The world must act now to avoid conflict over food, land and water spreading from hot spots such as Syria to power centres like London and New York, according to a top science writer.
Julian Cribb, an award-winning Australian journalist, called for an overhaul of global food production to avoid disputes over resources proliferating in new territories.
“We tend to think of food crises as something that happens in Africa or some other developing country,” he told the Thomson Reuters Foundation by phone.
“We think supermarkets will always be full of food… But the world only has about three months supply of grain in store at any one time,” said Cribb.
The world’s food systems are coming under increasing strain from a combination of climate change, water scarcity and soil and biodiversity loss, he said.
Yet if harvests were to fail in a major grain-growing region, prices of grain and bread would spike, he said.
“Supermarkets can be emptied in 24 hours, if people panic. We are far closer to hunger than most of us suspect,” said Cribb, whose book ‘Food or War’, published by the Cambridge University Press, comes out in October.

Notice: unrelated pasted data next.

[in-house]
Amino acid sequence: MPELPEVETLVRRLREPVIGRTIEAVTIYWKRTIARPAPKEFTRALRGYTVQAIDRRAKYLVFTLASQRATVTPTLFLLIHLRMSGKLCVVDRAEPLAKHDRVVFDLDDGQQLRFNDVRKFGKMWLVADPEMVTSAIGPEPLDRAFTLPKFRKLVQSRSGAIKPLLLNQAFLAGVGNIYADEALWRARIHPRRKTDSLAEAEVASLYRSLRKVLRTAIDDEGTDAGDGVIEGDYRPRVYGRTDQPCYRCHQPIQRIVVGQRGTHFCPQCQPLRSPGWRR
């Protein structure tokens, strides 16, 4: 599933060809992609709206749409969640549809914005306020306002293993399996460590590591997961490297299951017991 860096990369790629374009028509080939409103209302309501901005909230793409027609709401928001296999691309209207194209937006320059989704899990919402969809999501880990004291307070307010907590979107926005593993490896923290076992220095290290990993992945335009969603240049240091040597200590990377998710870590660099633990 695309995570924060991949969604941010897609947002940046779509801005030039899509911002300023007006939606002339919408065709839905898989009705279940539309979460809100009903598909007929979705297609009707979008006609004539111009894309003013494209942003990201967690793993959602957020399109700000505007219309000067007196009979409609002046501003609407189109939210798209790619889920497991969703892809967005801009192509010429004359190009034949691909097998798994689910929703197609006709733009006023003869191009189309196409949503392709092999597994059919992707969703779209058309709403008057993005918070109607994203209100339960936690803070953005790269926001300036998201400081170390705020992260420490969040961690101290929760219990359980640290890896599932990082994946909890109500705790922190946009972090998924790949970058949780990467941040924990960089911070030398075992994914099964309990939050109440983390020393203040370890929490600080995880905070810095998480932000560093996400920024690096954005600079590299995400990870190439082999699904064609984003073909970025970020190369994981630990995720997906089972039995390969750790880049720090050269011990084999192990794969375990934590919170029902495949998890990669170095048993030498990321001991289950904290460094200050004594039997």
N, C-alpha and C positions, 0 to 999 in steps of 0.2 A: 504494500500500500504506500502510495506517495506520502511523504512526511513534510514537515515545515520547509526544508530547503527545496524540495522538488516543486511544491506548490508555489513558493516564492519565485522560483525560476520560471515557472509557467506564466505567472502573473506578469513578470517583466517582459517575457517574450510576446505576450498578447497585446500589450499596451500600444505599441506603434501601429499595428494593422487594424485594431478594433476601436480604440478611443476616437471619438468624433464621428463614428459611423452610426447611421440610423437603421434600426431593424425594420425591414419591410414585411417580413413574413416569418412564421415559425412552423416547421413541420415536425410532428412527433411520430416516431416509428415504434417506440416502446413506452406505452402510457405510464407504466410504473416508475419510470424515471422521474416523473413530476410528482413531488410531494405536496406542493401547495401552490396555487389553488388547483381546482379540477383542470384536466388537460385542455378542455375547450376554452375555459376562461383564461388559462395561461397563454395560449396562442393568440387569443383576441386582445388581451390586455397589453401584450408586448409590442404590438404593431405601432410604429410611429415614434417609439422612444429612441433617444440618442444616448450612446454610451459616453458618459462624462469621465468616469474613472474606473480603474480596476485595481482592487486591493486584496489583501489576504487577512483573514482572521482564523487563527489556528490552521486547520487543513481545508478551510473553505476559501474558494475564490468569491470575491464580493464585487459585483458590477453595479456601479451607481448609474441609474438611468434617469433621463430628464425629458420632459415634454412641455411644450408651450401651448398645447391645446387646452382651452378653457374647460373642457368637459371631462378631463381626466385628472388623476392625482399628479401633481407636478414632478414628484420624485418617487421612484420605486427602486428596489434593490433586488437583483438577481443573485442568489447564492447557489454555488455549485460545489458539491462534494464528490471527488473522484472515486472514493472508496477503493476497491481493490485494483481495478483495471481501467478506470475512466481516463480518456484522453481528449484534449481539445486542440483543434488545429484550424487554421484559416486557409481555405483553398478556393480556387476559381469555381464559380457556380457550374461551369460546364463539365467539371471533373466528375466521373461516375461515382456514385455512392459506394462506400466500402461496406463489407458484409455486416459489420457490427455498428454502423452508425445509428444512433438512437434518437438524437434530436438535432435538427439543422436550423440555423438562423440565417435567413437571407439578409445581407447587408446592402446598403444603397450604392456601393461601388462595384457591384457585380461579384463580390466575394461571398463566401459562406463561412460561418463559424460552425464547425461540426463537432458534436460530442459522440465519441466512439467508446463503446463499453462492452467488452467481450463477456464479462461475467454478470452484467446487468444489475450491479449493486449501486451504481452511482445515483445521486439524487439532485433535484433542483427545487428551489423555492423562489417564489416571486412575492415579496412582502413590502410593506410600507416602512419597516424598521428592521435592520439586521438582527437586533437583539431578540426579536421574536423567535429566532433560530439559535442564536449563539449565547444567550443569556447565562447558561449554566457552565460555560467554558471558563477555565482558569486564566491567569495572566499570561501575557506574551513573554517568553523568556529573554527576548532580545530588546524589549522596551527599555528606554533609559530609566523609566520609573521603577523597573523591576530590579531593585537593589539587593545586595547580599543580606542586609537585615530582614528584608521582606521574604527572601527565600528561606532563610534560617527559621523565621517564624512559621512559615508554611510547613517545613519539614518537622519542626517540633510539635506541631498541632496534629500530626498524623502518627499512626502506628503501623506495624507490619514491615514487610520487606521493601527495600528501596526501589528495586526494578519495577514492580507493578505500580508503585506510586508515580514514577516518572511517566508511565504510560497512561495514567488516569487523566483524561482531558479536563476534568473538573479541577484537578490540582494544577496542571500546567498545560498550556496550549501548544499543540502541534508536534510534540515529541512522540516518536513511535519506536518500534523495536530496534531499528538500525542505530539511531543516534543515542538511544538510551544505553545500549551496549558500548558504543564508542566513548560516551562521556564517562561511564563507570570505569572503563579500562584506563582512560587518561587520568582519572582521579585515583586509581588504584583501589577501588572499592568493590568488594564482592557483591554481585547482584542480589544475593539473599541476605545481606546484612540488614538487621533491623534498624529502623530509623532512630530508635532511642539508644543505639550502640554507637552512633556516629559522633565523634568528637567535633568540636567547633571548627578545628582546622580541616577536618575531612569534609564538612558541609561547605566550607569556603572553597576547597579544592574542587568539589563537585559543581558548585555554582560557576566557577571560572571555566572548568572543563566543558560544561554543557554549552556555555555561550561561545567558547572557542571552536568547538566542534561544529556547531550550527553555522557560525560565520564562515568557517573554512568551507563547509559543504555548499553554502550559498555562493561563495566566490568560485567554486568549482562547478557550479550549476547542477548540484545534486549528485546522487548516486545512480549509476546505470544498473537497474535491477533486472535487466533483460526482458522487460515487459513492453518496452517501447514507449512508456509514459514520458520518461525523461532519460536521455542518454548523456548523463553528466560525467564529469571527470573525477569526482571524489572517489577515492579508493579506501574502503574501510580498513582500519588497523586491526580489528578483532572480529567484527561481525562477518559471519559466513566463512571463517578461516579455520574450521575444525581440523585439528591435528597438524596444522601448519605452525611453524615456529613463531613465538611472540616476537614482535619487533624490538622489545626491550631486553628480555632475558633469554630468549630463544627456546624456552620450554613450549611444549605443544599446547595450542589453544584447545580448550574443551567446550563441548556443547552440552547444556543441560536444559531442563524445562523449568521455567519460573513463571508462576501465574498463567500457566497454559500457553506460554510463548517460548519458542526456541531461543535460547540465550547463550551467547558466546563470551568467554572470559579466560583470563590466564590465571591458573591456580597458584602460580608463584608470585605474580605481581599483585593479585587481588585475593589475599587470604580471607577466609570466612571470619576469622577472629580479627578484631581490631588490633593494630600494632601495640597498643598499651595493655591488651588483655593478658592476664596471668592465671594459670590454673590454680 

Globally, more than one in four people struggles to eat healthy food and one in nine goes hungry, according to the United Nations.
Cribb identified seven “powder kegs” at risk of conflict in the coming four or five decades. South Asia topped the list, followed by Africa and China. United States also made the cut.
South Asia and China are facing critical water shortages that could unleash conflict while fights are already breaking out in parts of Africa over water and grazing rights, he said.
“In America, it is going to take 6,000 years to replace the groundwater they’ve taken out in the last 150 years,” according to Cribb, referring to heavy use by farmers.
“Even though America is an advanced country, with all the technologies and solutions, they’ve not managed their water well, and they are as vulnerable as many other countries to groundwater shortages.”
“I’m not saying a shooting war would break out over water. But there is definitely danger of conflict of various kinds.”
He said confrontation could take many forms, from physical to legal, affecting neighbours, governments and industries.
Farming guzzles freshwater, uses fossil fuels and relies on pesticides, he said, urging a new system that is climate-resilient, environmentally-friendly, nourishing and affordable.
Cribb proposed three new options: farming that repairs natural resources, deep-ocean aquaculture that avoids pollution and disease, and the recycling of urban water and nutrients.
There is no time to be lost, Cribb said, as humans devour fertile soil and water at record speed.
“The most destructive object on the planet…is the human jawbone.”